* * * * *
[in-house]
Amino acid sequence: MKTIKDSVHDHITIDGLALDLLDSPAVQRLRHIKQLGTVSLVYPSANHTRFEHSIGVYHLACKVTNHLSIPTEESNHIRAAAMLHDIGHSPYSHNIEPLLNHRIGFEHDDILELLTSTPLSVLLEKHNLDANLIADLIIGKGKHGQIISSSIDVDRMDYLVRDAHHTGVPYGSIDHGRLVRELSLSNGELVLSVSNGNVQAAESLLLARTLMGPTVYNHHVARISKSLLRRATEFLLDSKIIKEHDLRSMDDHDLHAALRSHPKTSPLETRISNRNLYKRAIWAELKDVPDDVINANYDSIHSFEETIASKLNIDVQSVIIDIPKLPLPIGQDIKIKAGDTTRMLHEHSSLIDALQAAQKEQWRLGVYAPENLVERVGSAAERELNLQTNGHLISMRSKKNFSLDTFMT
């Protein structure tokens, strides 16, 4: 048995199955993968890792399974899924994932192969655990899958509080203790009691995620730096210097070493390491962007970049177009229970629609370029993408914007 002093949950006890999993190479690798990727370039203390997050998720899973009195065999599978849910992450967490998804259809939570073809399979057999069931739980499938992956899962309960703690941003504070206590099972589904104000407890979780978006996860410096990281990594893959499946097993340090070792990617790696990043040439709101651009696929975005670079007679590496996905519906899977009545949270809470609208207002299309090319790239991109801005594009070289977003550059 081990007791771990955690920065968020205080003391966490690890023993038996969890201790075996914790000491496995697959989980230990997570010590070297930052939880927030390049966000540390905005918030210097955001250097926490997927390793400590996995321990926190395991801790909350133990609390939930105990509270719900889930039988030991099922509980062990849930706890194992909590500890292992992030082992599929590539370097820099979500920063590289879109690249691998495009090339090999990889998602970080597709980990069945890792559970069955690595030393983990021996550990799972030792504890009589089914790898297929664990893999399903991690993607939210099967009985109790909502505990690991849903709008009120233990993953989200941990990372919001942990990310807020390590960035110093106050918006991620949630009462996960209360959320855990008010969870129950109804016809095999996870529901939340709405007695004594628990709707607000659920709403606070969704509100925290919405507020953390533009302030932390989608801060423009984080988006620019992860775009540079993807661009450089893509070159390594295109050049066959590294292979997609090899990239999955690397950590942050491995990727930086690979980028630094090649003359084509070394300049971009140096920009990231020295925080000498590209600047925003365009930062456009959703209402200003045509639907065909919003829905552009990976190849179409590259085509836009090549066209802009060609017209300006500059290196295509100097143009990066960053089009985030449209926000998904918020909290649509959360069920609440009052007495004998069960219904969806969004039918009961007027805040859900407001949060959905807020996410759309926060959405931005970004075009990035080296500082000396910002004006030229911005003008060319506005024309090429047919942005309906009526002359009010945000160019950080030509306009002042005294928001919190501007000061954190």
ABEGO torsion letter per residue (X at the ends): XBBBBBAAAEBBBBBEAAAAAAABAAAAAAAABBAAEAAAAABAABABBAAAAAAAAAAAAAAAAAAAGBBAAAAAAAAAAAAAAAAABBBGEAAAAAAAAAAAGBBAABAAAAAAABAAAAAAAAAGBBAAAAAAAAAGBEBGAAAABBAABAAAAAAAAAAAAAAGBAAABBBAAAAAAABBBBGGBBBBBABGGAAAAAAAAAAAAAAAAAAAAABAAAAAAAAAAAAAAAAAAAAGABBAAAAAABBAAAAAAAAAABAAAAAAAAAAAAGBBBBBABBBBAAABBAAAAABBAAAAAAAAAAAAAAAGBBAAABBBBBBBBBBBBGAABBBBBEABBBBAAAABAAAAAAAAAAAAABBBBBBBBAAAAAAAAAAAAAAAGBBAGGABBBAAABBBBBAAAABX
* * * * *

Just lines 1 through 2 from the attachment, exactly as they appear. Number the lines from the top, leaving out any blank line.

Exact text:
[in-house]
Amino acid sequence: MKTIKDSVHDHITIDGLALDLLDSPAVQRLRHIKQLGTVSLVYPSANHTRFEHSIGVYHLACKVTNHLSIPTEESNHIRAAAMLHDIGHSPYSHNIEPLLNHRIGFEHDDILELLTSTPLSVLLEKHNLDANLIADLIIGKGKHGQIISSSIDVDRMDYLVRDAHHTGVPYGSIDHGRLVRELSLSNGELVLSVSNGNVQAAESLLLARTLMGPTVYNHHVARISKSLLRRATEFLLDSKIIKEHDLRSMDDHDLHAALRSHPKTSPLETRISNRNLYKRAIWAELKDVPDDVINANYDSIHSFEETIASKLNIDVQSVIIDIPKLPLPIGQDIKIKAGDTTRMLHEHSSLIDALQAAQKEQWRLGVYAPENLVERVGSAAERELNLQTNGHLISMRSKKNFSLDTFMT